Baylor's emphasis on High Definition sets its graduates apart by giving them hands-on experience with the same advanced equipment used by many major production studios. "Our students have been very competitive because they are so well-trained on current technologies," says associate professor Chris Hansen. "They are well-prepared in other ways because we've taught them well, but having those abilities with the latest technology often gets them in the door--it's what makes them people of influence later." Students participate with faculty in cutting-edge research, finding new applications for HD technology for digital images on computers and other portable media devices.
That technology is constantly changing, of course, and Baylor is staying up with those changes.
"Our 'angle' is to select one or two aspects of the media industry where new technologies are disrupting traditional methods," says professor Michael Korpi. "Where there is disruption, there is also opportunity, and by focusing on these areas we can help Baylor graduates compete effectively in the major media job markets like New York and L.A. ... In the past, pursuing this angle has involved work with HDTV and digital nonlinear editing. Currently, we are working in the areas of digital cinema, simulation environments and home/personal media networks."
"We want to be way ahead of the curve for our students so they'll be able to make a mark," says Carbonara.
Keeping ahead of the curve also means working on television and movie projects while still at Baylor. Students have the opportunity to shoot and edit their own films and short projects as well as work on feature-length films.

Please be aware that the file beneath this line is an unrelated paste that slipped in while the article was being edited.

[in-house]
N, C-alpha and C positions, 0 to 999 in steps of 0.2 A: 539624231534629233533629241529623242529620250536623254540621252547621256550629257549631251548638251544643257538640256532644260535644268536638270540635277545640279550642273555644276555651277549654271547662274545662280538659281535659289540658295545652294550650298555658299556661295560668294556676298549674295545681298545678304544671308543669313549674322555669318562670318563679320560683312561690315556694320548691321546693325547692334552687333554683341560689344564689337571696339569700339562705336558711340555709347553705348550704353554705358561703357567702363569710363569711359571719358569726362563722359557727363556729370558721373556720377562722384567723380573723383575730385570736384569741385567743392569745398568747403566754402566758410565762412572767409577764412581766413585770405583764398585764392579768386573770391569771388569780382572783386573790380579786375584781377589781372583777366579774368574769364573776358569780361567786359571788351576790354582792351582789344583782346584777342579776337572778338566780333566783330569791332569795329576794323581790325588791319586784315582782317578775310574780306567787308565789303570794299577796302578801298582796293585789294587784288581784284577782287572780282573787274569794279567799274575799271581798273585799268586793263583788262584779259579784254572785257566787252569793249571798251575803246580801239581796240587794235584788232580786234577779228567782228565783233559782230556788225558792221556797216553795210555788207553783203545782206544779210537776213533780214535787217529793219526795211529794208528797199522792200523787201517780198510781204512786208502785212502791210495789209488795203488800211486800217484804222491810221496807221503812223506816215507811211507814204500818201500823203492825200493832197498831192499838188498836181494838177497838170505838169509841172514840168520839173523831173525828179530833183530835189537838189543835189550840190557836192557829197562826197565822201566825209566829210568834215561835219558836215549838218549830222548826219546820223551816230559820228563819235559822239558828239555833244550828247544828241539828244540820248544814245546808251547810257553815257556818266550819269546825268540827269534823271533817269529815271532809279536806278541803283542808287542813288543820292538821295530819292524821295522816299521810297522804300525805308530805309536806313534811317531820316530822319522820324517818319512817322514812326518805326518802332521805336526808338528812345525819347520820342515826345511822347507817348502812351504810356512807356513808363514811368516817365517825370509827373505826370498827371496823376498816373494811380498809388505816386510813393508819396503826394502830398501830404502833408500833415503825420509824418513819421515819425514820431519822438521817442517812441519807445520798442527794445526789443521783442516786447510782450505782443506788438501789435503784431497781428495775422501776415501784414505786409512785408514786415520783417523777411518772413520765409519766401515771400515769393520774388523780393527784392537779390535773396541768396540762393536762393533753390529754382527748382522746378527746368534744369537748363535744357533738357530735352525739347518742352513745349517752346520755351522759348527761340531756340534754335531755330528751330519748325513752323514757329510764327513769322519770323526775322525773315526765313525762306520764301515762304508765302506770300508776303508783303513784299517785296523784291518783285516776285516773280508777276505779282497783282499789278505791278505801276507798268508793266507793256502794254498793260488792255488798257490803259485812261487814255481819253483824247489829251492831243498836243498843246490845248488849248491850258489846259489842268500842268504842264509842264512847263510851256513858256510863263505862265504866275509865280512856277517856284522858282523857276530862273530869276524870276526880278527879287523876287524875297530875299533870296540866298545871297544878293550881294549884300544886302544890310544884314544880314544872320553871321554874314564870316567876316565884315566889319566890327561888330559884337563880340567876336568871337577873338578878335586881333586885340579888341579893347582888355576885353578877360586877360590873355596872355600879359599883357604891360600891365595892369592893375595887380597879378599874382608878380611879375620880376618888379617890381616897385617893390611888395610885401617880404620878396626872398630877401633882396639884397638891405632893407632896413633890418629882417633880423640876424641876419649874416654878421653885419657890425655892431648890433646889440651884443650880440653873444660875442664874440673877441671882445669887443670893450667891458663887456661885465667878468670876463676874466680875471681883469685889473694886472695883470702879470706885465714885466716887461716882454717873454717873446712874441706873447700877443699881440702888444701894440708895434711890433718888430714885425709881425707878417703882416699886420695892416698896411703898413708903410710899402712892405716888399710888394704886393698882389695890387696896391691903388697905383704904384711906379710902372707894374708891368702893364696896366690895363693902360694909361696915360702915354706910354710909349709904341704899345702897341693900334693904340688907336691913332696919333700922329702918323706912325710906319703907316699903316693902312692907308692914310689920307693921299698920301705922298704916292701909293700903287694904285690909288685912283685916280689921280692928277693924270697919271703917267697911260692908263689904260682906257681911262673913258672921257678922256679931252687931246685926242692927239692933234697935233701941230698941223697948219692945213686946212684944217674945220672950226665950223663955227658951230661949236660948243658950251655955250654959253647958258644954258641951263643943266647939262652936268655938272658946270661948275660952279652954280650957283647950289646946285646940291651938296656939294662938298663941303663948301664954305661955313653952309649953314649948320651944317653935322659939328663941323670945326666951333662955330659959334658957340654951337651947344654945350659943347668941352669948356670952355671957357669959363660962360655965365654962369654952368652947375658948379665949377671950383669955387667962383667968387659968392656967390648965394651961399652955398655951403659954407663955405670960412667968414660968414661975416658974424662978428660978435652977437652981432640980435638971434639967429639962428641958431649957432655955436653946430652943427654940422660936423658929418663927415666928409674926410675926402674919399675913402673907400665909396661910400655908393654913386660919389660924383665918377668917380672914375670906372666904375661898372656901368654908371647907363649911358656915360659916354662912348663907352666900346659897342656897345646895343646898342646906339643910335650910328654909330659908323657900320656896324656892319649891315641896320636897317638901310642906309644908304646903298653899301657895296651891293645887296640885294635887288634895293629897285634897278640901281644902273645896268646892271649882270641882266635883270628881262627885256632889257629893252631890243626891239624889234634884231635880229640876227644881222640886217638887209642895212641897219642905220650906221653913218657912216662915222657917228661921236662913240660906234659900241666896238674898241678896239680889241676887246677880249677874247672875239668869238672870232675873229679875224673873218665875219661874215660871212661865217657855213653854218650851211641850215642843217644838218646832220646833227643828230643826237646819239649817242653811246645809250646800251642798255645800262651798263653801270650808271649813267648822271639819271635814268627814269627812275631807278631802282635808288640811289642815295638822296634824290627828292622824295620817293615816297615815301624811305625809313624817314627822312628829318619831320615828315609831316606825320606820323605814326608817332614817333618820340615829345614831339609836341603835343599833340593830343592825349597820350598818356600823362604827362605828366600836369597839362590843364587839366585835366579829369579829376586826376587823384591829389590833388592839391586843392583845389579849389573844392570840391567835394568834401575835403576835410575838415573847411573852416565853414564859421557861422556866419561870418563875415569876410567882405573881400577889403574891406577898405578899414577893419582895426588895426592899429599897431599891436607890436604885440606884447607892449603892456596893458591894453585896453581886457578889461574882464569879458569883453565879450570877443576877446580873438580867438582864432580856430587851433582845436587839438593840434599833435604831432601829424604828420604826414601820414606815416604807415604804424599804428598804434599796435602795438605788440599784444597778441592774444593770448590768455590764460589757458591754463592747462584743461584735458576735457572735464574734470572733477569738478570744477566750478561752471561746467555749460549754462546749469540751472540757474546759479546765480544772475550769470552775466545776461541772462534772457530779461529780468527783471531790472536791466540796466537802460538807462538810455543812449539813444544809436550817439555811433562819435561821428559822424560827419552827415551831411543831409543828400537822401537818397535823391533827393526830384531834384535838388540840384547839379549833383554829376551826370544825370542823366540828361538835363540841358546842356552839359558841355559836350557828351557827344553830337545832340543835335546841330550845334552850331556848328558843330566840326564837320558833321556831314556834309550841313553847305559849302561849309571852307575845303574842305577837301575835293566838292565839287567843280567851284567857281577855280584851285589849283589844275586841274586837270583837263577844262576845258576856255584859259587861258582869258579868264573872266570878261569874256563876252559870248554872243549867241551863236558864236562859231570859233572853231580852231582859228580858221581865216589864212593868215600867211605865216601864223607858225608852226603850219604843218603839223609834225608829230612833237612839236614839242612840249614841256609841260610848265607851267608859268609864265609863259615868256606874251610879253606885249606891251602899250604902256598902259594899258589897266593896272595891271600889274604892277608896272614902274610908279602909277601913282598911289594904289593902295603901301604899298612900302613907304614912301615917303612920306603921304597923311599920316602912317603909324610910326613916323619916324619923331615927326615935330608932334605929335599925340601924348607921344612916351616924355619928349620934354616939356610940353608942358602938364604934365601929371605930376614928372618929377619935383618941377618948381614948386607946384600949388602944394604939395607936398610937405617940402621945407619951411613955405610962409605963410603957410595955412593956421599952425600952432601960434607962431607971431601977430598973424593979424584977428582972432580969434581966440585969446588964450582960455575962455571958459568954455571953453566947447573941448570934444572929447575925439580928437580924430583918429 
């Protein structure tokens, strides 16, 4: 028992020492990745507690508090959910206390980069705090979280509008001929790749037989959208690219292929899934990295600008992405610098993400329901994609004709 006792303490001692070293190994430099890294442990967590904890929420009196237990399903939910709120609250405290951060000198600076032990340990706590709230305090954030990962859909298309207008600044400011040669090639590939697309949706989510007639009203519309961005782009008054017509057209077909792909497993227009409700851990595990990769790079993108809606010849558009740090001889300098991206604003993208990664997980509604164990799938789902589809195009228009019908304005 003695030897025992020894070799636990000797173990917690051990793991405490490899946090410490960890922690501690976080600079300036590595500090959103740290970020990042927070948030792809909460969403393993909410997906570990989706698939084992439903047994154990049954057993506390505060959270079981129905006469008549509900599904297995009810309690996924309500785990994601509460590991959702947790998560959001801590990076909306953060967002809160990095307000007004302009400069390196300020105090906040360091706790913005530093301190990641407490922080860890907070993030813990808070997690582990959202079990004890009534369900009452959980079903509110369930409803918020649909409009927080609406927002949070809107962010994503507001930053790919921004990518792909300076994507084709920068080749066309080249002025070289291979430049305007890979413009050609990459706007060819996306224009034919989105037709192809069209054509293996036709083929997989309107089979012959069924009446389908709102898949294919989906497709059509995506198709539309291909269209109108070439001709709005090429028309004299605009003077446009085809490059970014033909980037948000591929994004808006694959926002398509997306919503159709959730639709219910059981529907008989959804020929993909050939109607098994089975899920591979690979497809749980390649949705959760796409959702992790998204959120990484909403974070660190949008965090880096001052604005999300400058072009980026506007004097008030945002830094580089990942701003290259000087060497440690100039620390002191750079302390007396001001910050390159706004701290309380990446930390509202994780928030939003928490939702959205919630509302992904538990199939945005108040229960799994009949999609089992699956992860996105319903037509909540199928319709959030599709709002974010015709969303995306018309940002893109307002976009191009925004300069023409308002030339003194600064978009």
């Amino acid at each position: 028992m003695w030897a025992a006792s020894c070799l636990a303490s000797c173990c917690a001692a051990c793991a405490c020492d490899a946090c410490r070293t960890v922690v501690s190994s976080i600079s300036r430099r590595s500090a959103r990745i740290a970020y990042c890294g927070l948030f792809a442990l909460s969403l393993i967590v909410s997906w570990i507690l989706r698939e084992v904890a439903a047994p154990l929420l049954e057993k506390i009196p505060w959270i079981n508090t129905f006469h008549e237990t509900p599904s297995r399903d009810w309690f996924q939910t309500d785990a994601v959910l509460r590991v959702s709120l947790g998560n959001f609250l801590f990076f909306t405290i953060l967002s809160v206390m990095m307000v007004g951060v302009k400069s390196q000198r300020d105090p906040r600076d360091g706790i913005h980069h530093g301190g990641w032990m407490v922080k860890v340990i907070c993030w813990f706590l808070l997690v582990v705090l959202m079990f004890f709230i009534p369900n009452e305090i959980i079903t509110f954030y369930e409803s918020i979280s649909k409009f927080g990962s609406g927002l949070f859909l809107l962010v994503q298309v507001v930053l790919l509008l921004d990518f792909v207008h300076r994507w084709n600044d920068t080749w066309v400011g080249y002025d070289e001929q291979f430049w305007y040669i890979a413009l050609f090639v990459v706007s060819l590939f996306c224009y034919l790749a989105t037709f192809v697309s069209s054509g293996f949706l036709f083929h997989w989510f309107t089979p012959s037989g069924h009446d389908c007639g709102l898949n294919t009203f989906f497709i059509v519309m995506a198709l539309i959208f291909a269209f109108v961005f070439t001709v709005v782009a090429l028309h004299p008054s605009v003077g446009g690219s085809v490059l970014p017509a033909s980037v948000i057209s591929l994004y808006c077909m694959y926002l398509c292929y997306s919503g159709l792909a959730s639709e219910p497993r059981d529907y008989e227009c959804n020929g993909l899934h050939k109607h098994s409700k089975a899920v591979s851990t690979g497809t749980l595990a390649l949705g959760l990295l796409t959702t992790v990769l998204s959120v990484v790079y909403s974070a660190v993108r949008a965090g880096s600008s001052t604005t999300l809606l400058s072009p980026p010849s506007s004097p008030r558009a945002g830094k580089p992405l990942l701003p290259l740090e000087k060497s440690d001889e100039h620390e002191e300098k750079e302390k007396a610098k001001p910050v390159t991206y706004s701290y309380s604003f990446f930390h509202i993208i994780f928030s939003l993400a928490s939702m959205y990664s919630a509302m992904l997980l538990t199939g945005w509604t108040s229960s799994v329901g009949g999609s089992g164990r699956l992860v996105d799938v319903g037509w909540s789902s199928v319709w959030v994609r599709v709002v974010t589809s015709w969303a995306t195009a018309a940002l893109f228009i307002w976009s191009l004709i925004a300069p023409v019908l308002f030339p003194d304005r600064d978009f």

"My primary attraction to Baylor's film program was the combination of pioneering HD research and the level of student interaction with department projects," says senior Josh Marshall, a communication studies major and recipient of the Pearson Memorial Film Endowed Scholarship and the Plitt Theatres Employee Endowed Scholarship. "The opportunities that students in the film program have here are really unparalleled, as the professors are constantly providing projects such as feature and short films, documentaries, media and technology research projects, etc., that really offer students the chance to play important roles and gain real-world experience."
Films like Hansen's The Proper Care and Feeding of an American Messiah, shot in Waco as part of a summer class in film, employ students in all capacities. Hansen hired a director of photography to shoot the movie with Baylor students serving as the crew, working on lighting and sound and assisting in the production.
The mock documentary, which was shot on a bare-bones budget of $18,000, takes a satirical look at how people use and abuse religion and fame for their own purposes. It played at more than a dozen film festivals, including ones in Dallas and Los Angeles, and was recently picked up for distribution by Reel Indies, a division of Mill Creek Entertainment.
Movies with a message